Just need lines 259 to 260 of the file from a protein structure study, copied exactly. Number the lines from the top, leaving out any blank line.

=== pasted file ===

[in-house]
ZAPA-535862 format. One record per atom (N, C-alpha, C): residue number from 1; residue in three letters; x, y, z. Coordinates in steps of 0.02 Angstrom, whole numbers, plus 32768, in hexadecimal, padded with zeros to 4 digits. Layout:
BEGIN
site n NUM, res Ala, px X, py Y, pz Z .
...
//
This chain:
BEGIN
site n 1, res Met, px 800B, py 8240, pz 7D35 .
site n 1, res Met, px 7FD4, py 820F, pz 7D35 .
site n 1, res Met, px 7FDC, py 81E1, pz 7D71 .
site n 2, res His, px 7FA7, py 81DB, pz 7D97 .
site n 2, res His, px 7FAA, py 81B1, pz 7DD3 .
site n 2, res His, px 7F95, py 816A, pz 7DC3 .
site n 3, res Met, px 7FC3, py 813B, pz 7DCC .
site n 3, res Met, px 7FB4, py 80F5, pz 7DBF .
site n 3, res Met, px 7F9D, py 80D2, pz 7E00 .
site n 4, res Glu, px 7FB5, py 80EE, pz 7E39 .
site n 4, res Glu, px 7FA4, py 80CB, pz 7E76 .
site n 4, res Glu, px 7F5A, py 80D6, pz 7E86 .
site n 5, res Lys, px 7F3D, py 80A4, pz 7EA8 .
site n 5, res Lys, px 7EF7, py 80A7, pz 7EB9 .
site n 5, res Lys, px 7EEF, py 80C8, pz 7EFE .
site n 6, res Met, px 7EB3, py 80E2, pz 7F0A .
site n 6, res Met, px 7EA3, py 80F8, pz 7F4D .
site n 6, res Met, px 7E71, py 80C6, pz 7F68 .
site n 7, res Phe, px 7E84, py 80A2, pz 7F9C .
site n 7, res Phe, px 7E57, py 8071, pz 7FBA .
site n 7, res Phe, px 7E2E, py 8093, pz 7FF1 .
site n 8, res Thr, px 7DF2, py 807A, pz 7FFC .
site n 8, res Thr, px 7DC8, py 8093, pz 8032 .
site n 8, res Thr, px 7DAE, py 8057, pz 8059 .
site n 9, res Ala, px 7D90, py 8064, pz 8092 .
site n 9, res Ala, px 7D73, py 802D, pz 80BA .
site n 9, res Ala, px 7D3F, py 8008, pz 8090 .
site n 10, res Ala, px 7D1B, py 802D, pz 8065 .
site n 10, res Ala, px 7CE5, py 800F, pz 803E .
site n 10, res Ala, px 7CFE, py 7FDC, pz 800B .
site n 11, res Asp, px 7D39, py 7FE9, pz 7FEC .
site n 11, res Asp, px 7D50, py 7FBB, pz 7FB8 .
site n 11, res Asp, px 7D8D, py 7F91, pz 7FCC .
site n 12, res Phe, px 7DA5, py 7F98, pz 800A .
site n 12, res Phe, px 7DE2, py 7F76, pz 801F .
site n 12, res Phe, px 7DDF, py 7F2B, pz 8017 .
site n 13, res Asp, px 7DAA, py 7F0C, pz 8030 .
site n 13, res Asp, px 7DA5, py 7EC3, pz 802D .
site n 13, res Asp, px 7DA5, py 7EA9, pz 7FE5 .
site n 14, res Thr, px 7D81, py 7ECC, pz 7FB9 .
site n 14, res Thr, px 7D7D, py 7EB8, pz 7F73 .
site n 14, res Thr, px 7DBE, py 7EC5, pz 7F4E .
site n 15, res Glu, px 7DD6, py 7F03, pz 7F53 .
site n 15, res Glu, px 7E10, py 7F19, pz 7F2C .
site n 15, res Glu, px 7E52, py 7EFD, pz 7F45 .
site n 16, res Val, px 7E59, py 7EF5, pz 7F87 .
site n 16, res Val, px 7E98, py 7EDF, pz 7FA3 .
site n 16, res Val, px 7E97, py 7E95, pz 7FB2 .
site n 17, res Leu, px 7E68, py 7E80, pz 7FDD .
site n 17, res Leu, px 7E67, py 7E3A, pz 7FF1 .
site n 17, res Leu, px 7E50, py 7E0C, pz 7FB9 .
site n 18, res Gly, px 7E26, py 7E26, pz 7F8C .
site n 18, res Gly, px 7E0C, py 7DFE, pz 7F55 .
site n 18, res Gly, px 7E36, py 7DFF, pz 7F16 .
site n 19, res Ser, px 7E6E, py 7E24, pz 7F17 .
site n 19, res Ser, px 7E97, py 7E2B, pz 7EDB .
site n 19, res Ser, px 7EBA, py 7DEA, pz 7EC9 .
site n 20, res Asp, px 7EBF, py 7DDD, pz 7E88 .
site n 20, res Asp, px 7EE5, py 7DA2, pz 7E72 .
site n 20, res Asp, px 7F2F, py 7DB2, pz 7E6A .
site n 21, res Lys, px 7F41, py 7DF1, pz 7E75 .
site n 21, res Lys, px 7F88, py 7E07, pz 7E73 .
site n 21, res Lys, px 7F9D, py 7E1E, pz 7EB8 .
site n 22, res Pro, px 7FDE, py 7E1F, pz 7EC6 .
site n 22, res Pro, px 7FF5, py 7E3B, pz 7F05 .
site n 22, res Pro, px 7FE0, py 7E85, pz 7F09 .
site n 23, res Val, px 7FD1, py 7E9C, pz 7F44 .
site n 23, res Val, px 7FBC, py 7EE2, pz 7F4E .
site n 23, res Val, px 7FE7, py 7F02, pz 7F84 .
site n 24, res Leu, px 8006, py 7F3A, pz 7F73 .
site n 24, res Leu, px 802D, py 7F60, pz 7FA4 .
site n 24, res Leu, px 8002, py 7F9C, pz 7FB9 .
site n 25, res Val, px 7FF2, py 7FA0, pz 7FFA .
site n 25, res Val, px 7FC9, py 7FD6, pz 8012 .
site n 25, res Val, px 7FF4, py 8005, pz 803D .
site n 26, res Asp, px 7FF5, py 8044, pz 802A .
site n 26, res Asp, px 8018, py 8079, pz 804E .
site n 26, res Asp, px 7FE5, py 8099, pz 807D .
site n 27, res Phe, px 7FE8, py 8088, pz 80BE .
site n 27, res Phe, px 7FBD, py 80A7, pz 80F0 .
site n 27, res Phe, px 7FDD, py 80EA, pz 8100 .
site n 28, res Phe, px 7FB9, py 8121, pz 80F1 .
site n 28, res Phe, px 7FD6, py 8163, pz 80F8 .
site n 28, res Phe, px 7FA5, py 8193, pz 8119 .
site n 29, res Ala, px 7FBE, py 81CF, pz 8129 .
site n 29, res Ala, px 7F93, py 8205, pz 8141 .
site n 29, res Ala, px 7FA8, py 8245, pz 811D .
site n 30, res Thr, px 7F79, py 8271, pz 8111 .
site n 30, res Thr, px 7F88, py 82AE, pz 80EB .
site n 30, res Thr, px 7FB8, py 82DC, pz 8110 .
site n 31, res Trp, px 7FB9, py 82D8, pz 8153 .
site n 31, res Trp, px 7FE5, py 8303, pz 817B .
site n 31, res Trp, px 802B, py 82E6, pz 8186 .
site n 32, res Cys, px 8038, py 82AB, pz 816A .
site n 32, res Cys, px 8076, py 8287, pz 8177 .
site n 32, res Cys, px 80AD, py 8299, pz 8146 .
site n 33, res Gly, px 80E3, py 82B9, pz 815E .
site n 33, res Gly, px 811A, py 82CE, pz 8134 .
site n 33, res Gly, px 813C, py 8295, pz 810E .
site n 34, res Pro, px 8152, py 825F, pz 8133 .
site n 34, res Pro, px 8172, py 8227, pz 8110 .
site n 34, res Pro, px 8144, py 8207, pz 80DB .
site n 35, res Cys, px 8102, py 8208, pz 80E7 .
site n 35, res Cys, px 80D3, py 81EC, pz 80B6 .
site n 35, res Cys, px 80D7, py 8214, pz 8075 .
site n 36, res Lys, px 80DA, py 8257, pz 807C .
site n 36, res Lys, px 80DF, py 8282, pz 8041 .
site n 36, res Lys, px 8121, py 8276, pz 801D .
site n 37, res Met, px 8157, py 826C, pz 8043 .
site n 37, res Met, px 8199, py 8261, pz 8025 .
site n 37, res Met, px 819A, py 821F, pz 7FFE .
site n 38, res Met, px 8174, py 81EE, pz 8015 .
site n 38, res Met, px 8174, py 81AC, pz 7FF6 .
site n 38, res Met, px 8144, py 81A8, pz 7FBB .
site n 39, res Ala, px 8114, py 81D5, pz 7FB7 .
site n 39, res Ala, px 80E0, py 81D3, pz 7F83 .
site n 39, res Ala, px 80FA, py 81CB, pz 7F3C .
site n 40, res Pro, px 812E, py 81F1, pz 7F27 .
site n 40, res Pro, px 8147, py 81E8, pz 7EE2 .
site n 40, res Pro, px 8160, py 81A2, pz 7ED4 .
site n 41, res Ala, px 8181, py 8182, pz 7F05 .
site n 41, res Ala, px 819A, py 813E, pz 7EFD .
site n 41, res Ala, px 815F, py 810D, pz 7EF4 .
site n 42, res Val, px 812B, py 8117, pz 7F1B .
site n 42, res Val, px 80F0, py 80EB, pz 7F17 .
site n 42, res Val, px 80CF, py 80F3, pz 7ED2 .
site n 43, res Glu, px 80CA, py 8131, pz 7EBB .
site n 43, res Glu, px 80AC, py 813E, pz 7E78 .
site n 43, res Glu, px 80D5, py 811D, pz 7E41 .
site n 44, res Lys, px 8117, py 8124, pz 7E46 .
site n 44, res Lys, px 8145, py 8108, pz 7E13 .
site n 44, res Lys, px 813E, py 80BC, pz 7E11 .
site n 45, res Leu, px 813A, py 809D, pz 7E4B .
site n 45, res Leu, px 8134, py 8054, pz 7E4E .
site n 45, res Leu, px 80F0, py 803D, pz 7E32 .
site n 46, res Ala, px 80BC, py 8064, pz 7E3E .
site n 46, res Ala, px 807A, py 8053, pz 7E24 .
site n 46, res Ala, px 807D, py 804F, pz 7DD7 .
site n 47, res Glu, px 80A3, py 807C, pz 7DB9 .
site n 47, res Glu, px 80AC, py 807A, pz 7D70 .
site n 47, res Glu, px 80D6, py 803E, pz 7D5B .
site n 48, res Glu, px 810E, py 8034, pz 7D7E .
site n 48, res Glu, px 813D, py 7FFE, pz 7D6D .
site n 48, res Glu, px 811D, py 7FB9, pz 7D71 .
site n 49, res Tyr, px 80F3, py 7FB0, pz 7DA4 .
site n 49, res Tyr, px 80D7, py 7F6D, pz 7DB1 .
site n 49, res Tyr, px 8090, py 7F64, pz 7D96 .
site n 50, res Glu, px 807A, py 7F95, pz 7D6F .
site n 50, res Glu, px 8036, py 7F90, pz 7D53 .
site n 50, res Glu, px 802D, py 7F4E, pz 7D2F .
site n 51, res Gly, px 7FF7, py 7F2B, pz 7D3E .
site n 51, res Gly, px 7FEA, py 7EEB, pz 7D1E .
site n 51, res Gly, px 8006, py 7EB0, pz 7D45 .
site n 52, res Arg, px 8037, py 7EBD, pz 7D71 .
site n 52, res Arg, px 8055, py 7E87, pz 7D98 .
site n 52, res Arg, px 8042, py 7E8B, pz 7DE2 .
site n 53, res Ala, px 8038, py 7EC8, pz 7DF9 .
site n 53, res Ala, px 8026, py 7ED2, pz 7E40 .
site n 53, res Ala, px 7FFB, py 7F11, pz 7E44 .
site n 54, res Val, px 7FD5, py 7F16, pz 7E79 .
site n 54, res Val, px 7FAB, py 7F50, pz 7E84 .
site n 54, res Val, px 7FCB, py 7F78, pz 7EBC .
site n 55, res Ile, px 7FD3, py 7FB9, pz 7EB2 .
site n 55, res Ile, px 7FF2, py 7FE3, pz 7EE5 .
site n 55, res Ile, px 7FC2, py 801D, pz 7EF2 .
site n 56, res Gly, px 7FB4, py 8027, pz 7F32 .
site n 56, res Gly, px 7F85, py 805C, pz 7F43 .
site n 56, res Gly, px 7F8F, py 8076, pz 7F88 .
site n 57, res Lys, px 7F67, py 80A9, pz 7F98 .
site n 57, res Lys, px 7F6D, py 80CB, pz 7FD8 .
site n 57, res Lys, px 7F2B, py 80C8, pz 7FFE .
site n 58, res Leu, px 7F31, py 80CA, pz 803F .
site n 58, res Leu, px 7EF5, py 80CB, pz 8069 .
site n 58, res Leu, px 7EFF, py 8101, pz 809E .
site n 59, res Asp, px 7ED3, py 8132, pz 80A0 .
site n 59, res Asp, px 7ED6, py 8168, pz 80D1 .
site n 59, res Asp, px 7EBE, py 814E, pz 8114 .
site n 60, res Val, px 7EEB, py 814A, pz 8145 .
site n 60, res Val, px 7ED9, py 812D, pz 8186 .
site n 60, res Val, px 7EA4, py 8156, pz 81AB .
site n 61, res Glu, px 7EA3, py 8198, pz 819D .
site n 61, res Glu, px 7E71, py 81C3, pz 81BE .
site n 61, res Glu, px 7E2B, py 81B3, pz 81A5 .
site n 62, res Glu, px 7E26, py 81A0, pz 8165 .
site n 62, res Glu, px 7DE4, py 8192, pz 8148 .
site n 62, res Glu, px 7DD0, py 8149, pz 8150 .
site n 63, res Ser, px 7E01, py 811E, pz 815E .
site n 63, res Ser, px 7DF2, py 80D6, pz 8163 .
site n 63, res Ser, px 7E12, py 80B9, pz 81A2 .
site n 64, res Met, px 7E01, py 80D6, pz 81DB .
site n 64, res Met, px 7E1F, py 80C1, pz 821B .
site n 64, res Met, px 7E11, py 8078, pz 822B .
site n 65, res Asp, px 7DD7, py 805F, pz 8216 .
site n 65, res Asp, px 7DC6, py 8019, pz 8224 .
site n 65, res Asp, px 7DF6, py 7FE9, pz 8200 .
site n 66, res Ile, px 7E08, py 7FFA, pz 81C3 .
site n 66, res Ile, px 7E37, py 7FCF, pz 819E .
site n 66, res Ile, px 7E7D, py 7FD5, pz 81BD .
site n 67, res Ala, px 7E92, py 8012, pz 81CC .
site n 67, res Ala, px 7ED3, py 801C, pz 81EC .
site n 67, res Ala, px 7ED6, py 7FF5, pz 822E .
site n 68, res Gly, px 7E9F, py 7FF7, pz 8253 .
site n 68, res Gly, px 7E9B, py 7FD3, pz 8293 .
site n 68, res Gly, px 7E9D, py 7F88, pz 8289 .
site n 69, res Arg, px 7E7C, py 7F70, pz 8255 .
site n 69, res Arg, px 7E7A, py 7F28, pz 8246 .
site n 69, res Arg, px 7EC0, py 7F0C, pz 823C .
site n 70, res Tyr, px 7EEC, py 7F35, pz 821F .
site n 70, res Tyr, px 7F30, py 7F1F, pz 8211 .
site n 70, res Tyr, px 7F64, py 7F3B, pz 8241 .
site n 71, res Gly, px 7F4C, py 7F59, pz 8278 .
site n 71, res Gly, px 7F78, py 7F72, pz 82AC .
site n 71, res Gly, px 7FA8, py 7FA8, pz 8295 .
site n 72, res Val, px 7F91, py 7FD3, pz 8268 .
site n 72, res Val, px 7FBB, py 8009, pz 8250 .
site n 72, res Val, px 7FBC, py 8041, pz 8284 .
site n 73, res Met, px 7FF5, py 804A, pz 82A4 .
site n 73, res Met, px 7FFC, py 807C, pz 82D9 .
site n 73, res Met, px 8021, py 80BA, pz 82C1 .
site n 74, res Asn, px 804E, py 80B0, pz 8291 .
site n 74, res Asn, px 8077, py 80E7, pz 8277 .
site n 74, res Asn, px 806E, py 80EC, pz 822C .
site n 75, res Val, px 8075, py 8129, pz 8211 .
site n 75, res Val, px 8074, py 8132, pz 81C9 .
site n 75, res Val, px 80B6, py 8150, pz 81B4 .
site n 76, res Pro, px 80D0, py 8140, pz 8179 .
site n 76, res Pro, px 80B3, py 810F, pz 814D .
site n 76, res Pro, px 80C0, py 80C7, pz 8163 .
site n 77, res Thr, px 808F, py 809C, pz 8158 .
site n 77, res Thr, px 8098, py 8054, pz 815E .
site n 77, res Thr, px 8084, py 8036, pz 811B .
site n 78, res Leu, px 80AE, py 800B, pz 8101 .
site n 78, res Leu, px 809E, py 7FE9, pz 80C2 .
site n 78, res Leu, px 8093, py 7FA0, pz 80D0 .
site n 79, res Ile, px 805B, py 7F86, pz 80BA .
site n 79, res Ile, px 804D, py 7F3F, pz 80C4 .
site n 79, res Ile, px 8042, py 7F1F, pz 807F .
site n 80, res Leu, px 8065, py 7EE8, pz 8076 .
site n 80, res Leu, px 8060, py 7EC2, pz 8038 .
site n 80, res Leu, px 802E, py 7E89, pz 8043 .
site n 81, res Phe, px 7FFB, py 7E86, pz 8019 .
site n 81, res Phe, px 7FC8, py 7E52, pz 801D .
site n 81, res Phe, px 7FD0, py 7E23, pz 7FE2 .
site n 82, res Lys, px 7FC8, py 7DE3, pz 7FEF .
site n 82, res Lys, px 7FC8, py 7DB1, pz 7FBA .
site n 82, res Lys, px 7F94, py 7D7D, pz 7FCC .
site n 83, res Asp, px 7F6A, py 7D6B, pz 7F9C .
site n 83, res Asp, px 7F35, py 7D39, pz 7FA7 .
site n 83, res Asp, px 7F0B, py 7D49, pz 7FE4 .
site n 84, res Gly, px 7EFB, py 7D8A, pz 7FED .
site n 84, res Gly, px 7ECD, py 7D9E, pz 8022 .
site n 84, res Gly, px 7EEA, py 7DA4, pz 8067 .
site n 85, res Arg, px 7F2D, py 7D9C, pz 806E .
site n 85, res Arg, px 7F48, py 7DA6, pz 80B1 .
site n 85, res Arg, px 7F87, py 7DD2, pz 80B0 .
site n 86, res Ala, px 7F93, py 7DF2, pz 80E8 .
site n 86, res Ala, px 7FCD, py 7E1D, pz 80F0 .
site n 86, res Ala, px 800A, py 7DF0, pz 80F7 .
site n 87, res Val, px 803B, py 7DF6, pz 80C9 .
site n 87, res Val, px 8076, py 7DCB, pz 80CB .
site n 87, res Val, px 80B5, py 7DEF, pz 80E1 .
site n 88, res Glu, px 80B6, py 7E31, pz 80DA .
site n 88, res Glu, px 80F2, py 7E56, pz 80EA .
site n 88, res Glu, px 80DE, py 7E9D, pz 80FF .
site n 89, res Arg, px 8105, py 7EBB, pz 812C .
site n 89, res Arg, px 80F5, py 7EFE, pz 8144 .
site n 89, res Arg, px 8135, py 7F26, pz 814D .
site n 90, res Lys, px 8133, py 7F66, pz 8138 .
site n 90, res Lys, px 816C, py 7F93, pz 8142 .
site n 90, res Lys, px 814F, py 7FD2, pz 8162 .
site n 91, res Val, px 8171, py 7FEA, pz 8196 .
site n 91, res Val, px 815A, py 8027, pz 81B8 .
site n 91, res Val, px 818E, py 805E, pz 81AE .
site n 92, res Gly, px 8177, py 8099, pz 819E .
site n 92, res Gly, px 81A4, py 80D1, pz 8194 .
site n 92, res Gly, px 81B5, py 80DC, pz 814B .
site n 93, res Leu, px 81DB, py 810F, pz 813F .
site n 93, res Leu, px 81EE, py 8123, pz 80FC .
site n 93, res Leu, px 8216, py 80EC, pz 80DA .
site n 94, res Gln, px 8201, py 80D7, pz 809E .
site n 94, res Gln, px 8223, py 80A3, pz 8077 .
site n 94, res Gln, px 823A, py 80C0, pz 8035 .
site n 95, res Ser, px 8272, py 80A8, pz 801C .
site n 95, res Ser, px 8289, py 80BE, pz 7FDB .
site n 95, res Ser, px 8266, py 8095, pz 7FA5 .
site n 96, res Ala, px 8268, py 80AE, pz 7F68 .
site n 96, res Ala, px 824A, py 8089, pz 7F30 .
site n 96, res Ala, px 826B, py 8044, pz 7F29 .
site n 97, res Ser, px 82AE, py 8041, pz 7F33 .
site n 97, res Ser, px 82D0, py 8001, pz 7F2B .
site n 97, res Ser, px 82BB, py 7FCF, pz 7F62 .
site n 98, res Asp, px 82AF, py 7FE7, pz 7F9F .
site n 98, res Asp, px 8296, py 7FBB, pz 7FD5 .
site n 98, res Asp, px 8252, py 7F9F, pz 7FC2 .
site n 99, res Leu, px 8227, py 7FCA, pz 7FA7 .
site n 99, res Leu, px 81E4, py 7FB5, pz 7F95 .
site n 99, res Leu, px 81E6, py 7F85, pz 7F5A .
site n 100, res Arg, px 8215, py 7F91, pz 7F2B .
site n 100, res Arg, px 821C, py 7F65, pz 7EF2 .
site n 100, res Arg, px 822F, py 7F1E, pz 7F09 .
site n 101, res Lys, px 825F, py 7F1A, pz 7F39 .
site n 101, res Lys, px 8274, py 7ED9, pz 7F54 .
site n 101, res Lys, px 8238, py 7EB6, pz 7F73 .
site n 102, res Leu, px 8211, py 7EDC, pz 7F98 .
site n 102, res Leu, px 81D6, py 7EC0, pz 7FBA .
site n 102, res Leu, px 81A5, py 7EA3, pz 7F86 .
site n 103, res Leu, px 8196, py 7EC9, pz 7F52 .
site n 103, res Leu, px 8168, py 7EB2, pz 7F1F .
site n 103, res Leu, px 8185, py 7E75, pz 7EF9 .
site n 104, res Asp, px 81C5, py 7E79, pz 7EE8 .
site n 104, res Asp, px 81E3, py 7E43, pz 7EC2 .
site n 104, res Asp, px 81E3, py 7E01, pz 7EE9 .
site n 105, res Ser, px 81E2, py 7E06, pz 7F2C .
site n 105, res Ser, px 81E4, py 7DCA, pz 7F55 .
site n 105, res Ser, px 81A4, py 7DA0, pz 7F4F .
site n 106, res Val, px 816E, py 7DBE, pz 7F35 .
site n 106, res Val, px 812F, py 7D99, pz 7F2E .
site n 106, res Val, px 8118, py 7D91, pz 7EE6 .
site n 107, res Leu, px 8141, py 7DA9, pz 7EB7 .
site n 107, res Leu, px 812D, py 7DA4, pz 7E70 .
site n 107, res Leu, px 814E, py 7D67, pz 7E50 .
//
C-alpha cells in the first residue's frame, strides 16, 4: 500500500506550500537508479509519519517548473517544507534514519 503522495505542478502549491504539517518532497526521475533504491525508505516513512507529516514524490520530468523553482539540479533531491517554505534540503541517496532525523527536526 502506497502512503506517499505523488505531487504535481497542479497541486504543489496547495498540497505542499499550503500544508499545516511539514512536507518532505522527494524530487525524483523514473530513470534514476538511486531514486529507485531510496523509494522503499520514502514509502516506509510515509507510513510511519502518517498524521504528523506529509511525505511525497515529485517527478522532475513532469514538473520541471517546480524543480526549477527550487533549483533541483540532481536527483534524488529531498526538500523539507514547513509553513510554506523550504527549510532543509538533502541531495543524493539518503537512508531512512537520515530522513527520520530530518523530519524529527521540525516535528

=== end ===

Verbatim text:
site n 84, res Gly, px 7ECD, py 7D9E, pz 8022 .
site n 84, res Gly, px 7EEA, py 7DA4, pz 8067 .